Supernovae Might Be Directing Life’s Development Throughout the Universe
A special property of Earth’s organic molecules could be caused by supernovae, a new study says — suggesting that life’s...
A special property of Earth’s organic molecules could be caused by supernovae, a new study says — suggesting that life’s building blocks were created not on Earth, but elsewhere in the cosmos.
Many of these building blocks, such as amino acids, sugars and other molecules, are chiral — they come in two identical forms that are mirror opposites. Human hands are the best example of chirality: They are asymmetrical mirror images of each other, so you cannot superimpose them on each other. Imagine using your left hand to shake someone’s right hand.
In chemistry, chirality refers to asymmetrical molecules that also cannot be superimposed on each other. They are considered right- or left-handed depending on how their atoms are arranged.
On Earth, life tends to be left-handed (though a recent study suggests its lower forms can be ambidextrous). Left-handedness also seems to prevail throughout the cosmos, according to studies of meteorites. Researchers from Lawrence Livermore National Laboratory believe supernovas are the reason.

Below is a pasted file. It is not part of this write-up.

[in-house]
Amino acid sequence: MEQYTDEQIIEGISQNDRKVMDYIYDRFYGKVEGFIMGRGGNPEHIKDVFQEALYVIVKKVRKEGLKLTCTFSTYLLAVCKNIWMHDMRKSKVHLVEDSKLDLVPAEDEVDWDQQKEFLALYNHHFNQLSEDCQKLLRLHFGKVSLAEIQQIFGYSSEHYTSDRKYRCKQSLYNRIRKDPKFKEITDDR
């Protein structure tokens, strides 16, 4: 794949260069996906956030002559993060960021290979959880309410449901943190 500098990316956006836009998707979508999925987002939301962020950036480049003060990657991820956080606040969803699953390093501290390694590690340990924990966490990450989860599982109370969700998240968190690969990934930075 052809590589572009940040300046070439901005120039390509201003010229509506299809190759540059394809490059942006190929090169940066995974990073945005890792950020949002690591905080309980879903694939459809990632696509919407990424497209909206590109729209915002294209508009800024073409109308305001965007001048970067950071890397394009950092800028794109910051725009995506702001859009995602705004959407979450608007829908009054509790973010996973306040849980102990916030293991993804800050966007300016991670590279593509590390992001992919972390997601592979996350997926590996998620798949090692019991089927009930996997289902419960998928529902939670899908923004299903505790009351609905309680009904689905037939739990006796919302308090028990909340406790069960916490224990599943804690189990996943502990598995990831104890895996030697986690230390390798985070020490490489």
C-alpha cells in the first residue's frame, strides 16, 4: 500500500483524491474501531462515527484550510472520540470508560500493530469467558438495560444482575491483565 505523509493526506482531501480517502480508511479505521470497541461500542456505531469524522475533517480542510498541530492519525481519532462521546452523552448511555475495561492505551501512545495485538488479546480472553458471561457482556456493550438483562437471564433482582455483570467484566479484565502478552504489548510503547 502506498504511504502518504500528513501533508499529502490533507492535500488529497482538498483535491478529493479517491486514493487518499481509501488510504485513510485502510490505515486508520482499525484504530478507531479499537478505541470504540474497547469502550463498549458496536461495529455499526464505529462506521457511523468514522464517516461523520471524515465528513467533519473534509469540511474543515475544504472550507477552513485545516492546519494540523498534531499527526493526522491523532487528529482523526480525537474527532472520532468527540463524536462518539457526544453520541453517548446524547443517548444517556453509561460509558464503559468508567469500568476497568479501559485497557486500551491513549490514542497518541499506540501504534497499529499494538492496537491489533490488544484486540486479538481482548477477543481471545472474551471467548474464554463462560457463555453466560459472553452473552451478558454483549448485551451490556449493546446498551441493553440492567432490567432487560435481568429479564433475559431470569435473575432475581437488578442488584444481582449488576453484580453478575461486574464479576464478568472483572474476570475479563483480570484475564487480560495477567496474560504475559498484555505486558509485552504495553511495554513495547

When a star collapses, it ejects a slew of particles that include electron antineutrinos, which are right-handed. Nuclear astrophysicist Richard Boyd and his colleagues suggest these particles would interact with right-handed nitrogen atoms inside amino acid molecules.
This interaction would convert the nitrogen into carbon, thereby destroying the righty amino acid molecules. The left-handed nitrogen would be left alone, for the most part, which means left-handed amino acids would be dominant. That could explain their prevalence on Earth and elsewhere in the universe.
Boyd says it might be possible to run experiments using intense neutrino sources, such as the Spallation Neutron Source at Oak Ridge National Laboratory, to test this theory.
If it’s true, it could mean that Earth’s amino acids did not arise on Earth, but elsewhere in the universe. We are all star stuff, indeed.
[Astrobiology via Space.com]